PD Editorial: Measure P: Oversight promotes accountability

Measure P can be boiled down to a single word: accountability.

Elected officials, government agencies and public employees must be accountable to the taxpayers. Sheriffs and their deputies are no exception.

Sonoma County spent $6.6 million on legal settlements involving sheriff’s personnel in the past year. Attorney fees added another $2.5 million to the taxpayers’ tab, and liability insurance premiums for the Sheriff’s Office shot up 46% to $5.9 million a year. That’s $15 million altogether.

A loss of public confidence can’t be measured in dollars.

Measure P on the Nov. 3 ballot would modestly increase citizen oversight of the Sheriff’s Office with a goal of identifying problem deputies before a fatal incident or costly blunder.

Sonoma County introduced citizen oversight of the Sheriff’s Office on a limited based in 2016, acting on recommendations from a blue-ribbon commission appointed after a sheriff’s deputy shot and killed a 13-year-old boy carrying a toy gun.

But with just two employees, the Independent Office of Law Enforcement Review and Outreach has been understaffed for even its narrow purview — auditing internal investigations of misconduct complaints against sheriff’s personnel and making policy recommendations.

Sonoma County supervisors recently funded two more staff lawyers for IOLERO, as the office is commonly called, and Measure P would set a budget threshold for the agency of 1% of the Sheriff’s Office $184 million budget, or $1.8 million.

Measure P would expand IOLERO’s jurisdiction to reviewing complaints involving excessive force, sexual harassment or assault, bias in policing or corrections and violations of constitutional rights, as well as incidents resulting in civil lawsuits. IOLERO also would be authorized to accept whistleblower complaints.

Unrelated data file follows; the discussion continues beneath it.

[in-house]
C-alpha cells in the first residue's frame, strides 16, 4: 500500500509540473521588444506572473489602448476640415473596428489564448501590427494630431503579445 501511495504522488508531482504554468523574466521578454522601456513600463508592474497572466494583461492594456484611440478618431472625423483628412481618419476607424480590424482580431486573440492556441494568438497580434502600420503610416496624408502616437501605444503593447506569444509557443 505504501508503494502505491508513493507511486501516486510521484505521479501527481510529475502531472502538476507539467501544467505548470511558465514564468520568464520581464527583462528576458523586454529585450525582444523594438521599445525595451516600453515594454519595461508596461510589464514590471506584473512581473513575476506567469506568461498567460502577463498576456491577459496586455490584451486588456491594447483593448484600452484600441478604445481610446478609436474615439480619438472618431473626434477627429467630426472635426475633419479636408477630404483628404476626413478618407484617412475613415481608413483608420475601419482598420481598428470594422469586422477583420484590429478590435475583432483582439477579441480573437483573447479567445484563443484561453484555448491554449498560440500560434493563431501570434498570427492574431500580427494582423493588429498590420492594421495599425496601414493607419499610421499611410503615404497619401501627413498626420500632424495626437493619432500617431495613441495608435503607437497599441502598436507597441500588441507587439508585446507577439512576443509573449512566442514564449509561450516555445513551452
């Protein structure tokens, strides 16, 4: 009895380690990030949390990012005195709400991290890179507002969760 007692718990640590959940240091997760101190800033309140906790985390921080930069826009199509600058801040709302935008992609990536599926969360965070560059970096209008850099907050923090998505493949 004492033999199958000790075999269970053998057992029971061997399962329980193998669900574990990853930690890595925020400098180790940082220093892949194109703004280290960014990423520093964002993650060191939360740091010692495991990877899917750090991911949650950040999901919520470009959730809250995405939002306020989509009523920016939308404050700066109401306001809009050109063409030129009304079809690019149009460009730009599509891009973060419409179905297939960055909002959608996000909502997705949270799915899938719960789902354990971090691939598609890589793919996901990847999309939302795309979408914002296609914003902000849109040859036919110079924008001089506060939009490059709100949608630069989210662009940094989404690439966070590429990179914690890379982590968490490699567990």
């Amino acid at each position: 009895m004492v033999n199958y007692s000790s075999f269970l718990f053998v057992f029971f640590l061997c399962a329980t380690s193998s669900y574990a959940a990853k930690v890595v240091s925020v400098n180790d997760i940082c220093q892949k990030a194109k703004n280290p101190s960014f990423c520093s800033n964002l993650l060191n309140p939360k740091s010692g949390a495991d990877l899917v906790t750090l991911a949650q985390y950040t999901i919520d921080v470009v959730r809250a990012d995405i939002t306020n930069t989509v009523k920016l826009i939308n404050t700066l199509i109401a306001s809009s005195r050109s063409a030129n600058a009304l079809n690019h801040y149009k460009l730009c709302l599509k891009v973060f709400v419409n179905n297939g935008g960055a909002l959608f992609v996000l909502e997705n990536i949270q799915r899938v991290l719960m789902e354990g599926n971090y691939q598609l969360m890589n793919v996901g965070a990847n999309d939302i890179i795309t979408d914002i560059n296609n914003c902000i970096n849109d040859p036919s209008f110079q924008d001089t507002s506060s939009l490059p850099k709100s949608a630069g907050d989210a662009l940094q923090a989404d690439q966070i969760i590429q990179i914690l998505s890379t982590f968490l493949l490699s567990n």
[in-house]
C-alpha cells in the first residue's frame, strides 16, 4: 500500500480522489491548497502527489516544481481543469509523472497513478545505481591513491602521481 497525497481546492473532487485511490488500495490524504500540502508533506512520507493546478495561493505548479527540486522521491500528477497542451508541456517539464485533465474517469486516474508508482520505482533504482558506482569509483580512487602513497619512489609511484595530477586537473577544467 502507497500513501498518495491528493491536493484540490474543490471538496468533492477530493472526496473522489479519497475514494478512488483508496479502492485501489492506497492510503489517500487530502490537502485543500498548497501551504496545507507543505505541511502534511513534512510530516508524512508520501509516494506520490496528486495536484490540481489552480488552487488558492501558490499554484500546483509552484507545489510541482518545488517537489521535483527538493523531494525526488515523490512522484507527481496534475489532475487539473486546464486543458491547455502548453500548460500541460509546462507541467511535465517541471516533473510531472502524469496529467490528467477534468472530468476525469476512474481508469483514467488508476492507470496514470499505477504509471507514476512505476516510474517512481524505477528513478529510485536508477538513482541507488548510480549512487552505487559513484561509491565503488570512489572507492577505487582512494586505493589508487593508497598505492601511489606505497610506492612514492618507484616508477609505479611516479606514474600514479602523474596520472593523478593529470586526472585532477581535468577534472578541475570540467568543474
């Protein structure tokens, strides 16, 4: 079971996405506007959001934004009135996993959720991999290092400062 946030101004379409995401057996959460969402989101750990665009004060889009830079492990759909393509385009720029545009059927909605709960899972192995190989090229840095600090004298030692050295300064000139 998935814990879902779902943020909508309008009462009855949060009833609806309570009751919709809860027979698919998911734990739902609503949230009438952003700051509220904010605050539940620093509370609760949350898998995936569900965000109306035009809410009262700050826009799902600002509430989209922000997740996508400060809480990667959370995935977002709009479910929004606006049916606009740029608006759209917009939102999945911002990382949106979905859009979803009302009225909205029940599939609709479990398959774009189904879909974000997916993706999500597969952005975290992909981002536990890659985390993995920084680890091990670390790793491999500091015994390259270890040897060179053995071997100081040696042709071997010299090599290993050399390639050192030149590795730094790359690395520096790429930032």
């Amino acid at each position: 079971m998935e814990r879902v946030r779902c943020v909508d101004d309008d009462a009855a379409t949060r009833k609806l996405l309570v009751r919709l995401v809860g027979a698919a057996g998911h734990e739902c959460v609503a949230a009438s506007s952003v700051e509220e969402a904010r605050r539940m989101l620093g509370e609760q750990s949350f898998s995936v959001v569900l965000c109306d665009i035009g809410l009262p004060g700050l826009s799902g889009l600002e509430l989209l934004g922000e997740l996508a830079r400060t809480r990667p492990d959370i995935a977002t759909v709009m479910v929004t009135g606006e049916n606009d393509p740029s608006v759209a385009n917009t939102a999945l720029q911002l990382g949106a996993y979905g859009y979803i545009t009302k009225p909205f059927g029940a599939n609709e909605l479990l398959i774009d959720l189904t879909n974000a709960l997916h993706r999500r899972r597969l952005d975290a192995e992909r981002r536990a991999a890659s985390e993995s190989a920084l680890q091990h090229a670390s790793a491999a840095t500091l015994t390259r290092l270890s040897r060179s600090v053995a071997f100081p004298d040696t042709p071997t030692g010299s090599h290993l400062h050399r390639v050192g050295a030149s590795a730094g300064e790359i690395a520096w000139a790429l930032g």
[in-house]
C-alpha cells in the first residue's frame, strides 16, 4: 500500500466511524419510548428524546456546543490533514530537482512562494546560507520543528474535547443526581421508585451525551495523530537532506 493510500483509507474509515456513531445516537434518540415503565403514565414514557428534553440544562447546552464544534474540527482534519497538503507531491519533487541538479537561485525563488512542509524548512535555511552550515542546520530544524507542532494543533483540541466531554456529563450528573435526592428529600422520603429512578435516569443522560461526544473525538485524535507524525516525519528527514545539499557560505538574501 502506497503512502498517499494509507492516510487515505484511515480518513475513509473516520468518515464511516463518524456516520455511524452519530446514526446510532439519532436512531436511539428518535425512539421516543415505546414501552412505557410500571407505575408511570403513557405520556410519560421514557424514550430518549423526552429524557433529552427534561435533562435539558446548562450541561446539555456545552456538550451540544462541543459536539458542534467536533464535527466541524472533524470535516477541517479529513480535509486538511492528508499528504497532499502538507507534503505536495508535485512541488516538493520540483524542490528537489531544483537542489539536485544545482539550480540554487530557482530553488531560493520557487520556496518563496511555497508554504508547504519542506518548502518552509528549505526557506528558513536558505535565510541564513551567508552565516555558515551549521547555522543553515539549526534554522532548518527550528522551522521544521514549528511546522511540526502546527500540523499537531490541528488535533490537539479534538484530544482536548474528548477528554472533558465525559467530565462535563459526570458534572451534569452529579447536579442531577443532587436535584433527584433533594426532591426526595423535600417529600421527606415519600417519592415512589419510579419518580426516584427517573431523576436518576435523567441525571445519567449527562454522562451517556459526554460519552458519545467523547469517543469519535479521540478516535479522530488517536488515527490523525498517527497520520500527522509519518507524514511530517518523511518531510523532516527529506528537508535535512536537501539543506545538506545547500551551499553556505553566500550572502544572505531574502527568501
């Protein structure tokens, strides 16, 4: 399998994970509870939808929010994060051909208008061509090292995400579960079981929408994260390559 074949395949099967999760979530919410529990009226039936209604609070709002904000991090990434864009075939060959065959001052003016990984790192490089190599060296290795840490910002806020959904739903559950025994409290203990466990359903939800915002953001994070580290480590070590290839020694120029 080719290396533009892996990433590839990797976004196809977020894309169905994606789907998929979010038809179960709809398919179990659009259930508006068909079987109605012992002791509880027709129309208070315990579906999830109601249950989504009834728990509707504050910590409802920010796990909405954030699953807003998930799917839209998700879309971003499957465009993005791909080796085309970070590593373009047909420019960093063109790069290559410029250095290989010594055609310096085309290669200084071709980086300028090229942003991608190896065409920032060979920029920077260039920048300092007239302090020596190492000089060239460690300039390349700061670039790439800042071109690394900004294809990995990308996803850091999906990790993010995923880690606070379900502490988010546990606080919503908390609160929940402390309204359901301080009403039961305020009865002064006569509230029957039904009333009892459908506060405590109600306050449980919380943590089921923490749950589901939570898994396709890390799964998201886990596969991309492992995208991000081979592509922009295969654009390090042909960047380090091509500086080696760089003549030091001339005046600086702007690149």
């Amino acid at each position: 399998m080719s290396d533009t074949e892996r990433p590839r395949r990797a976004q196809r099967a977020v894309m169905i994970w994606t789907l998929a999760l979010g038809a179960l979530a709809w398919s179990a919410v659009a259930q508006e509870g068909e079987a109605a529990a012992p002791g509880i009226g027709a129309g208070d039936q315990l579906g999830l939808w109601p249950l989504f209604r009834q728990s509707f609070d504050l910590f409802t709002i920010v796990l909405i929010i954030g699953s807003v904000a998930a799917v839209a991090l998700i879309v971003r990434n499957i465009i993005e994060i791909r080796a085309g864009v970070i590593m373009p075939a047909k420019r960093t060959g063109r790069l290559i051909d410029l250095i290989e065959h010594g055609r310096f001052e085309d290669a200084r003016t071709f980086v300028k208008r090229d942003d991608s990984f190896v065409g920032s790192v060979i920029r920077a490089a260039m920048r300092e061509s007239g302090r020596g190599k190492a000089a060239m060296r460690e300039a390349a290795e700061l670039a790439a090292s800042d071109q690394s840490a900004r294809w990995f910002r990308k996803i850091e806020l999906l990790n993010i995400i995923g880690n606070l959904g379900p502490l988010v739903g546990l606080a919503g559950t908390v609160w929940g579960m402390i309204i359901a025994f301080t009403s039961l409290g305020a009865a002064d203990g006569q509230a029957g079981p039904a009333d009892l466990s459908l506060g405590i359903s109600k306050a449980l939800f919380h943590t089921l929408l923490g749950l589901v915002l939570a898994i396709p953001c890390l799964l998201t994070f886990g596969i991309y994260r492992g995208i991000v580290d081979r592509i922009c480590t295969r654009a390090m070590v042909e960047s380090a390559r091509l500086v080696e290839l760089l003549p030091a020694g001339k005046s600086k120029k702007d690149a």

To facilitate more robust oversight, IOLERO would gain access to investigative files and witnesses and the authority to subpoena records and testimony.

Not surprisingly, the primary opponents of Measure P are the people who would be subject to additional oversight: deputies and correctional officers at the jail.

The unions representing deputies and correctional officers filed complaints with the state Public Employees Relations Board, arguing that Measure P is a violation of their collective bargaining rights. A hearing before an administrative law judge is set for next week, but this issue almost certainly won’t be resolved before the election.

The unions also argue — disingenuously — that Measure P would mandate a spending cut for public safety programs. Nothing in Measure P requires the supervisors to cut the sheriff’s budget, and at about $400,000 a year, the mandated increase for IOLERO is a tiny fraction of the county’s 1.9 billion budget.

Sheriff Mark Essick has been more transparent than his predecessors and held deputies more accountable their behavior. But he says Measure P grants too much access to sensitive information. That’s a legitimate concern, but it can be addressed in court without invalidating the rest of Measure P.

Essick says it would have been better for the supervisors to stick with their initial plan to appoint a committee to consider changes to the oversight program, adding that a collaborative approach might have headed off legal challenges to the ballot measure.

He’s right about the supervisors rushing this measure to the ballot, but law enforcement unions have consistently resisted reform measures in California and across the country, and it seems unlikely that they would endorse any significant changes here.

For voters, the question is this: Would expanding IOLERO’s reach to cases involving excessive force, bias and civil rights violations increase accountability for the Sheriff’s Office and benefit justice in Sonoma County? We believe that it would. The Press Democrat recommends a yes vote on Measure P.

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